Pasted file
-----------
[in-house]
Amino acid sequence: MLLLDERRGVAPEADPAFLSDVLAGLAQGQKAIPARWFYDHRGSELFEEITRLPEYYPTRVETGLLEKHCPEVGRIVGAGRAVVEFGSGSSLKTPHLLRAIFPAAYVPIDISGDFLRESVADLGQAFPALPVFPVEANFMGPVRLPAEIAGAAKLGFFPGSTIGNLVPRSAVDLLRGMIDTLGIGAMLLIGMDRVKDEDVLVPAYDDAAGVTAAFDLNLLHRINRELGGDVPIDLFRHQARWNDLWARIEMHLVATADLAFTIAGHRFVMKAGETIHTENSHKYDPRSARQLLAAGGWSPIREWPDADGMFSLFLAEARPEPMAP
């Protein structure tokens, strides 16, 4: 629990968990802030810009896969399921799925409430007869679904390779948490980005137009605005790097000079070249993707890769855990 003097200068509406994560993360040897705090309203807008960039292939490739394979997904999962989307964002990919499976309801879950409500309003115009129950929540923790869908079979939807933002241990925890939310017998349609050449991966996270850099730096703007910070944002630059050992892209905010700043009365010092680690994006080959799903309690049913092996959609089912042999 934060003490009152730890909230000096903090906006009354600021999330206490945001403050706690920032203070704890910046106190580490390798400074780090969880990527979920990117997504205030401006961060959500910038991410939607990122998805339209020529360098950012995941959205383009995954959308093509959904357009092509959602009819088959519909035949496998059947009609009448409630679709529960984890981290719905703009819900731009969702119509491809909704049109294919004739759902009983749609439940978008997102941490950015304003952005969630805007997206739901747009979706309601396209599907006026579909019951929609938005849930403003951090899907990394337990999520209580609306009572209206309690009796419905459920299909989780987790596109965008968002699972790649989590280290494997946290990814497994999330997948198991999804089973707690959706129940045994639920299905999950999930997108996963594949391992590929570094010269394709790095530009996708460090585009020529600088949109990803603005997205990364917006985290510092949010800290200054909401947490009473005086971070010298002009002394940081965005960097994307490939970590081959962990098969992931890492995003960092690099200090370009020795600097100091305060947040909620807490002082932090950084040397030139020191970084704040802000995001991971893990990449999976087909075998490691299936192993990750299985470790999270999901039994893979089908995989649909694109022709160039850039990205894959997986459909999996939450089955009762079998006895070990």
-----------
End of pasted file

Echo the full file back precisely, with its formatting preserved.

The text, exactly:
[in-house]
Amino acid sequence: MLLLDERRGVAPEADPAFLSDVLAGLAQGQKAIPARWFYDHRGSELFEEITRLPEYYPTRVETGLLEKHCPEVGRIVGAGRAVVEFGSGSSLKTPHLLRAIFPAAYVPIDISGDFLRESVADLGQAFPALPVFPVEANFMGPVRLPAEIAGAAKLGFFPGSTIGNLVPRSAVDLLRGMIDTLGIGAMLLIGMDRVKDEDVLVPAYDDAAGVTAAFDLNLLHRINRELGGDVPIDLFRHQARWNDLWARIEMHLVATADLAFTIAGHRFVMKAGETIHTENSHKYDPRSARQLLAAGGWSPIREWPDADGMFSLFLAEARPEPMAP
């Protein structure tokens, strides 16, 4: 629990968990802030810009896969399921799925409430007869679904390779948490980005137009605005790097000079070249993707890769855990 003097200068509406994560993360040897705090309203807008960039292939490739394979997904999962989307964002990919499976309801879950409500309003115009129950929540923790869908079979939807933002241990925890939310017998349609050449991966996270850099730096703007910070944002630059050992892209905010700043009365010092680690994006080959799903309690049913092996959609089912042999 934060003490009152730890909230000096903090906006009354600021999330206490945001403050706690920032203070704890910046106190580490390798400074780090969880990527979920990117997504205030401006961060959500910038991410939607990122998805339209020529360098950012995941959205383009995954959308093509959904357009092509959602009819088959519909035949496998059947009609009448409630679709529960984890981290719905703009819900731009969702119509491809909704049109294919004739759902009983749609439940978008997102941490950015304003952005969630805007997206739901747009979706309601396209599907006026579909019951929609938005849930403003951090899907990394337990999520209580609306009572209206309690009796419905459920299909989780987790596109965008968002699972790649989590280290494997946290990814497994999330997948198991999804089973707690959706129940045994639920299905999950999930997108996963594949391992590929570094010269394709790095530009996708460090585009020529600088949109990803603005997205990364917006985290510092949010800290200054909401947490009473005086971070010298002009002394940081965005960097994307490939970590081959962990098969992931890492995003960092690099200090370009020795600097100091305060947040909620807490002082932090950084040397030139020191970084704040802000995001991971893990990449999976087909075998490691299936192993990750299985470790999270999901039994893979089908995989649909694109022709160039850039990205894959997986459909999996939450089955009762079998006895070990």